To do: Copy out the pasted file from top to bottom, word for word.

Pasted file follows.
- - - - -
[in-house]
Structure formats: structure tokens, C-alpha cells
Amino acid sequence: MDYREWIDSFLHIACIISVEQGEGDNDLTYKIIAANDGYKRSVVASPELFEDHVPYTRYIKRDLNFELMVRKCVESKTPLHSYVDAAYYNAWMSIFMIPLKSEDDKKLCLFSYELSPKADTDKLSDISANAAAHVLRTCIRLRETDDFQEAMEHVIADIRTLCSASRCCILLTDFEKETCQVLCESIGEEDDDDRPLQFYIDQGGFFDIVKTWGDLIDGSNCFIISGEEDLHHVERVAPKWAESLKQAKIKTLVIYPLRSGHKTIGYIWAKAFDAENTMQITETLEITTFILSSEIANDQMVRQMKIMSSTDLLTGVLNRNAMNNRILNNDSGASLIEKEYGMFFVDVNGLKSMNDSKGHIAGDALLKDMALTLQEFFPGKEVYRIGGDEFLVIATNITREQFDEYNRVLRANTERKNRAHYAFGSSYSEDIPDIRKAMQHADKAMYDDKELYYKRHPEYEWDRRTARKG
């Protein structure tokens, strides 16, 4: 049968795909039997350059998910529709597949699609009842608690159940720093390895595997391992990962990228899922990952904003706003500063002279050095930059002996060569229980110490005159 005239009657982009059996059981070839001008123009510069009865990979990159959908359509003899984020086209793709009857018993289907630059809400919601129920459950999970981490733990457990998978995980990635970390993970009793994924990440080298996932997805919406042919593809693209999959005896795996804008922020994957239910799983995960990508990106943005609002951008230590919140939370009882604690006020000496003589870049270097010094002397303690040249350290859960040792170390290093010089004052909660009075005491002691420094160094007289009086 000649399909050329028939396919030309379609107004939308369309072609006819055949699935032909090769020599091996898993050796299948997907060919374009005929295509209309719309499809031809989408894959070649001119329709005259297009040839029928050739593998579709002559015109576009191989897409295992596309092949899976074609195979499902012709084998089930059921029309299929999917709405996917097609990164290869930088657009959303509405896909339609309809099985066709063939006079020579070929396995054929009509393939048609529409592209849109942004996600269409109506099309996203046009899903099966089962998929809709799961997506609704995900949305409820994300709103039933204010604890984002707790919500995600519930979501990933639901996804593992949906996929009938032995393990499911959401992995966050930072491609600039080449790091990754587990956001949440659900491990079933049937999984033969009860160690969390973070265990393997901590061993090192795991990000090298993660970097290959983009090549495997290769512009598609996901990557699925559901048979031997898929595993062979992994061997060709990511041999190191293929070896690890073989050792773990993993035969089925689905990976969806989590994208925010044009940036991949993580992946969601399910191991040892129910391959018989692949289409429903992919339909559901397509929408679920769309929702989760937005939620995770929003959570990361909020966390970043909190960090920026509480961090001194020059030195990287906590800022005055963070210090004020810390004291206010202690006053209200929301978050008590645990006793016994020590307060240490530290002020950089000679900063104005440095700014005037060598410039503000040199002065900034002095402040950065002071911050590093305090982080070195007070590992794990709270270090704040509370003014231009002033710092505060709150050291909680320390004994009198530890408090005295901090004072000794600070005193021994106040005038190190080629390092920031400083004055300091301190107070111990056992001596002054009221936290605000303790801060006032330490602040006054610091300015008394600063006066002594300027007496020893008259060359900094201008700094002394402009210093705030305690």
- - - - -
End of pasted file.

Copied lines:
[in-house]
Structure formats: structure tokens, C-alpha cells
Amino acid sequence: MDYREWIDSFLHIACIISVEQGEGDNDLTYKIIAANDGYKRSVVASPELFEDHVPYTRYIKRDLNFELMVRKCVESKTPLHSYVDAAYYNAWMSIFMIPLKSEDDKKLCLFSYELSPKADTDKLSDISANAAAHVLRTCIRLRETDDFQEAMEHVIADIRTLCSASRCCILLTDFEKETCQVLCESIGEEDDDDRPLQFYIDQGGFFDIVKTWGDLIDGSNCFIISGEEDLHHVERVAPKWAESLKQAKIKTLVIYPLRSGHKTIGYIWAKAFDAENTMQITETLEITTFILSSEIANDQMVRQMKIMSSTDLLTGVLNRNAMNNRILNNDSGASLIEKEYGMFFVDVNGLKSMNDSKGHIAGDALLKDMALTLQEFFPGKEVYRIGGDEFLVIATNITREQFDEYNRVLRANTERKNRAHYAFGSSYSEDIPDIRKAMQHADKAMYDDKELYYKRHPEYEWDRRTARKG
């Protein structure tokens, strides 16, 4: 049968795909039997350059998910529709597949699609009842608690159940720093390895595997391992990962990228899922990952904003706003500063002279050095930059002996060569229980110490005159 005239009657982009059996059981070839001008123009510069009865990979990159959908359509003899984020086209793709009857018993289907630059809400919601129920459950999970981490733990457990998978995980990635970390993970009793994924990440080298996932997805919406042919593809693209999959005896795996804008922020994957239910799983995960990508990106943005609002951008230590919140939370009882604690006020000496003589870049270097010094002397303690040249350290859960040792170390290093010089004052909660009075005491002691420094160094007289009086 000649399909050329028939396919030309379609107004939308369309072609006819055949699935032909090769020599091996898993050796299948997907060919374009005929295509209309719309499809031809989408894959070649001119329709005259297009040839029928050739593998579709002559015109576009191989897409295992596309092949899976074609195979499902012709084998089930059921029309299929999917709405996917097609990164290869930088657009959303509405896909339609309809099985066709063939006079020579070929396995054929009509393939048609529409592209849109942004996600269409109506099309996203046009899903099966089962998929809709799961997506609704995900949305409820994300709103039933204010604890984002707790919500995600519930979501990933639901996804593992949906996929009938032995393990499911959401992995966050930072491609600039080449790091990754587990956001949440659900491990079933049937999984033969009860160690969390973070265990393997901590061993090192795991990000090298993660970097290959983009090549495997290769512009598609996901990557699925559901048979031997898929595993062979992994061997060709990511041999190191293929070896690890073989050792773990993993035969089925689905990976969806989590994208925010044009940036991949993580992946969601399910191991040892129910391959018989692949289409429903992919339909559901397509929408679920769309929702989760937005939620995770929003959570990361909020966390970043909190960090920026509480961090001194020059030195990287906590800022005055963070210090004020810390004291206010202690006053209200929301978050008590645990006793016994020590307060240490530290002020950089000679900063104005440095700014005037060598410039503000040199002065900034002095402040950065002071911050590093305090982080070195007070590992794990709270270090704040509370003014231009002033710092505060709150050291909680320390004994009198530890408090005295901090004072000794600070005193021994106040005038190190080629390092920031400083004055300091301190107070111990056992001596002054009221936290605000303790801060006032330490602040006054610091300015008394600063006066002594300027007496020893008259060359900094201008700094002394402009210093705030305690």